Is this approach anywhere within the realm of political feasibility?
For Republicans in Congress, the biggest stumbling block is likely to be the initial $100 billion Asset Recycling Fund. The credibility of those bonds being paid off over time by corporate profits from the leased brownfield assets is questionable. An alternative, assuming a comprehensive tax reform bill is passed prior to the infrastructure program, would be to capitalize the fund using a portion of the one-time receipts from repatriation of overseas corporate income tax revenue, along the lines proposed by Rep. John Delaney (D-MD). Making Rep. Delaney’s idea part of the plan, though in a modified form, could possibly open the door to some degree of bipartisan support in Congress.
Another factor that might help attract bipartisan support (by overcoming potential public employee union attacks on the Asset Recycling plan as “privatization”) would be to include participation by U.S. public employee pension funds. I would not argue for a federal mandate to this effect, but simply point to the high-equity approach employed in recent pension-fund buyouts of the Chicago Skyway and Indiana Toll Road. Since pension funds typically seek only high-single-digit returns on brownfield assets, the user fees can be less than in a purely private deal, since the weighted average cost of capital is lower in such financing structure. And public employee union leaders are coming to terms with a portion of their pension funds’ assets being invested in revenue-producing infrastructure. Union support could bring a critical mass of Democrats on board.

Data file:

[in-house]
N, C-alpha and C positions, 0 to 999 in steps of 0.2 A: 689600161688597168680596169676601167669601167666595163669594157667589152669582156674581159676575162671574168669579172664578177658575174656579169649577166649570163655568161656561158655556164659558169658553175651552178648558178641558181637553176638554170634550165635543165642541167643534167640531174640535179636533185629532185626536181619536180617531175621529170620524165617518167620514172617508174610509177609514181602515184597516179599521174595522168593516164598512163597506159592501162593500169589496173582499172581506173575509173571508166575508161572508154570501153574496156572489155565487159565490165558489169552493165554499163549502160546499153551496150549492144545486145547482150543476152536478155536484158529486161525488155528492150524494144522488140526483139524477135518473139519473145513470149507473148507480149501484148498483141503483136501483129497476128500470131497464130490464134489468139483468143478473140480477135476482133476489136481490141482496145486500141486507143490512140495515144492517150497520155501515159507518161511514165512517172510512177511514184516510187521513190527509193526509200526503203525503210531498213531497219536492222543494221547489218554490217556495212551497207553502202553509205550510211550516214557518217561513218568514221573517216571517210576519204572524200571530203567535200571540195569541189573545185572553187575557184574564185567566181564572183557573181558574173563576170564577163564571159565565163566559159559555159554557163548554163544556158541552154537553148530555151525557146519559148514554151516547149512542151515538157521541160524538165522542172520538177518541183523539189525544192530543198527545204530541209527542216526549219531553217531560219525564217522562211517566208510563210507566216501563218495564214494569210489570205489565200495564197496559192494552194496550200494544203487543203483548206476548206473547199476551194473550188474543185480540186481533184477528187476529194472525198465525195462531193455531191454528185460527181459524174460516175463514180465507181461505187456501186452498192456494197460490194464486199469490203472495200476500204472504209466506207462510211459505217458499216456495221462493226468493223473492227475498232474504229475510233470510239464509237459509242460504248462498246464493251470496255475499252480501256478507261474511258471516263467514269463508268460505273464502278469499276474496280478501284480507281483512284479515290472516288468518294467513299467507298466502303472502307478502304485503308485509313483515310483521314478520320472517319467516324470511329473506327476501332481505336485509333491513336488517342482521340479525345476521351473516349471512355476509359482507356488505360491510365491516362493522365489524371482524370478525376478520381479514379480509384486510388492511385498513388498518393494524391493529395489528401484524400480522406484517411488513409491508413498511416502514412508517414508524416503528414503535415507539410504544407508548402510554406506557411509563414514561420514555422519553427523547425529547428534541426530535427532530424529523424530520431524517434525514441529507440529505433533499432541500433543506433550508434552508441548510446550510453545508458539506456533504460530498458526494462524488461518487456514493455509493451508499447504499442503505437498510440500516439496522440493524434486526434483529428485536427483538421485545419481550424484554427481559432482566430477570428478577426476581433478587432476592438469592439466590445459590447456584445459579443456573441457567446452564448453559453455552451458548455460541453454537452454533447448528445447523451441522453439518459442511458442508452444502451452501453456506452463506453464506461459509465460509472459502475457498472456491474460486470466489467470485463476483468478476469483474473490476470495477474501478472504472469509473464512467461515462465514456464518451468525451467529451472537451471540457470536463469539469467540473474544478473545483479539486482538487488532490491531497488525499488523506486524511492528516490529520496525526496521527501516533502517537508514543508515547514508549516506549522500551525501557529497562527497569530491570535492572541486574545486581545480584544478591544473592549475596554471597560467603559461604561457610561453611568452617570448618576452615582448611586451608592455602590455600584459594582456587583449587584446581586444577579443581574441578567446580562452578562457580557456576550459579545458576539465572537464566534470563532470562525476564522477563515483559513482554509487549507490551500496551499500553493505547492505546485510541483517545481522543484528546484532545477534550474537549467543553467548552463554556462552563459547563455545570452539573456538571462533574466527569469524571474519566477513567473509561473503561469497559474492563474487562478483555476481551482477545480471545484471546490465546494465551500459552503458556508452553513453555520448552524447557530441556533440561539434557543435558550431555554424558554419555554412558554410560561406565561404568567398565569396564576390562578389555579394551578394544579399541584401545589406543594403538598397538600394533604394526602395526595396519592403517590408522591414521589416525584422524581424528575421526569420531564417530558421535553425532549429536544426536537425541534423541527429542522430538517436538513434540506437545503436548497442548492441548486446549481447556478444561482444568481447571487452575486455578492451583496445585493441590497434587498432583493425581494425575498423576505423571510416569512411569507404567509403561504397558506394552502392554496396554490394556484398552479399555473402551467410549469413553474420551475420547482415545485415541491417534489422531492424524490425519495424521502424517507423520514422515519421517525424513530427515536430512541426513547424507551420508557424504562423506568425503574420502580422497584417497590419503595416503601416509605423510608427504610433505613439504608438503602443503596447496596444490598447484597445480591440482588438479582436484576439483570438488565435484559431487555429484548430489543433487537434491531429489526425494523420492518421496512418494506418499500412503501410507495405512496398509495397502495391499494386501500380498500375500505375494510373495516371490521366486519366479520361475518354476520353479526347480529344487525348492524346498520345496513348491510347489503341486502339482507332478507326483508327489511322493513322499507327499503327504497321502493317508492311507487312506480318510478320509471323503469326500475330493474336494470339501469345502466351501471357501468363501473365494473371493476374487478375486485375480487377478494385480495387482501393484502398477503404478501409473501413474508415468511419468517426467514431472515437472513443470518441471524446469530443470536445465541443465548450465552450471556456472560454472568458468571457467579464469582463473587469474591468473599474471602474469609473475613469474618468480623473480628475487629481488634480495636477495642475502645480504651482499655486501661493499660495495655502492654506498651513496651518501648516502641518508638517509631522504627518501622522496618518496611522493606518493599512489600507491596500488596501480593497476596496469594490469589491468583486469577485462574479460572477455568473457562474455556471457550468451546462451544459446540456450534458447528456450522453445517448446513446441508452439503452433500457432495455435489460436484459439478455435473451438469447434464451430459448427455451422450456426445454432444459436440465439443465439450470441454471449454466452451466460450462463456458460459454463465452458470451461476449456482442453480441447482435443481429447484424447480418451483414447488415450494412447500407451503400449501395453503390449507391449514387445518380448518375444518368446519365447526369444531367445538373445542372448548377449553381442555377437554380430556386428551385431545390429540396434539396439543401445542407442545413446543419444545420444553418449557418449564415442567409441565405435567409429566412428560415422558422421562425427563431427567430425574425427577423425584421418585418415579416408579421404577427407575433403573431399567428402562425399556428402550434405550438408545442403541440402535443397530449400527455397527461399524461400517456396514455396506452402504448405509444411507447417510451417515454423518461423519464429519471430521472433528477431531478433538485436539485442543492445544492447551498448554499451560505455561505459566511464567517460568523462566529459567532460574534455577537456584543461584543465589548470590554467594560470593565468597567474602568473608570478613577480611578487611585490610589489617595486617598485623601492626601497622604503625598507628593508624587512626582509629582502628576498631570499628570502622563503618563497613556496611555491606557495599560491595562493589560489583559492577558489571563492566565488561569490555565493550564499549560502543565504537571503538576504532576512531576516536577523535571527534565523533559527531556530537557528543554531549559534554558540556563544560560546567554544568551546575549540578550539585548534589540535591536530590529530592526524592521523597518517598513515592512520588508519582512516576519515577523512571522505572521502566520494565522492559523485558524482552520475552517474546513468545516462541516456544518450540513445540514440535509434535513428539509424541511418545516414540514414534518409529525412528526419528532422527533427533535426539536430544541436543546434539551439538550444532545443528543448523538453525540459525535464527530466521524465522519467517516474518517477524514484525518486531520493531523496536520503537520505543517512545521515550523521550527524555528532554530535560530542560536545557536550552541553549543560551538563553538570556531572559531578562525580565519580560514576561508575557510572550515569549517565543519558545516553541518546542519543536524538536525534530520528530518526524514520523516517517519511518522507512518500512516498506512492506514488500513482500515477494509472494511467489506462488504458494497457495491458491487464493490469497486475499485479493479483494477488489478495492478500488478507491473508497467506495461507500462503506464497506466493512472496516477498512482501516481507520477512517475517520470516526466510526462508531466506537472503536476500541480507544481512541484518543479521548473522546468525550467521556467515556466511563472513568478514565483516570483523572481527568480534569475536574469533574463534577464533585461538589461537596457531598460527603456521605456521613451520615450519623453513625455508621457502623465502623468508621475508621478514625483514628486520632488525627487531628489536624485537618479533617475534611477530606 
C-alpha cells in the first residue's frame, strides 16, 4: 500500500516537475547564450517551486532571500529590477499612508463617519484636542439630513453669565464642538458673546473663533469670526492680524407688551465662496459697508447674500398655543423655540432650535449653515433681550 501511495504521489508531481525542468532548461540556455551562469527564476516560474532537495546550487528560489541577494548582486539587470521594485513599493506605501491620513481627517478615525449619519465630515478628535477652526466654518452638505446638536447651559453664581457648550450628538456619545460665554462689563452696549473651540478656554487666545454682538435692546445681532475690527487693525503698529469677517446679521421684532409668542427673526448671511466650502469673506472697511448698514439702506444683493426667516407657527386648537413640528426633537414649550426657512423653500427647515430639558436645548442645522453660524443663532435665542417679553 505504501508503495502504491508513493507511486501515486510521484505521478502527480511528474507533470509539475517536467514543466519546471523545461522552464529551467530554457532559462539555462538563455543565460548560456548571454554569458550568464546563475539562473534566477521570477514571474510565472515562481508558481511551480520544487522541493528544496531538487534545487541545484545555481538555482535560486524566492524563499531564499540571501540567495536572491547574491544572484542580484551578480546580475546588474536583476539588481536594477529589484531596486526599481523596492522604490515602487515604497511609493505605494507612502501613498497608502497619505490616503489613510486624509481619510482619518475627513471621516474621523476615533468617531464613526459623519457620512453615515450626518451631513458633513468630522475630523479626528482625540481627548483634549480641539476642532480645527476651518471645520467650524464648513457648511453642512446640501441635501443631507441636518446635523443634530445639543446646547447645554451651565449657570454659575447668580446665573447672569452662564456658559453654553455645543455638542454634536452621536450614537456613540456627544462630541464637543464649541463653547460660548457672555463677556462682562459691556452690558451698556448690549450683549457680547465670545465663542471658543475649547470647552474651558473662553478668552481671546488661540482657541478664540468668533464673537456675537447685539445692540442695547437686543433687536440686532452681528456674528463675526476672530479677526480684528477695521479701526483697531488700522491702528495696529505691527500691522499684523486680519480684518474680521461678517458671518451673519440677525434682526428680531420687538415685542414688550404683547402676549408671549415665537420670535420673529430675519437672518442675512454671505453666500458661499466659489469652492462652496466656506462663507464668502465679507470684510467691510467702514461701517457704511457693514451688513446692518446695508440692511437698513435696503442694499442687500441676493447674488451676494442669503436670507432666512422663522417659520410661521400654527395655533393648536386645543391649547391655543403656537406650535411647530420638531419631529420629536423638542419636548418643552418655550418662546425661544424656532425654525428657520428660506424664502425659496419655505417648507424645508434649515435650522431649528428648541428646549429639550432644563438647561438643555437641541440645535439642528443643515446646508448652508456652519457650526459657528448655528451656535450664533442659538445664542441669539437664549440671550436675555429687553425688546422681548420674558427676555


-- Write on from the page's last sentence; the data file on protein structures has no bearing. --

Politicians of both major parties love infrastructure, but Republicans and Democrats differ rather sharply on how to pay for such programs. I see zero chance that House or Senate Republicans would agree to $1 trillion worth of new federal spending on infrastructure, without close to $1 trillion worth of “pay-fors.”
In some recent debates (e.g., over air traffic control corporatization), most congressional Democrats automatically termed the proposal “privatization” and therefore beyond the pale. But think back to September 2014, when a bipartisan panel of the House Transportation & Infrastructure Committee released a report solidly supportive of P3 infrastructure. The kind of asset recycling proposal set forth here has the potential for garnering similar bipartisan support.
President Trump has expressed dismay at the poor condition of the New York airports, while expressing support for the Gateway project. Asset recycling could solve both problems, while providing a model for the rest of the country.
Robert Poole is director of transportation at Reason Foundation. This column first appeared in Public Works Financing.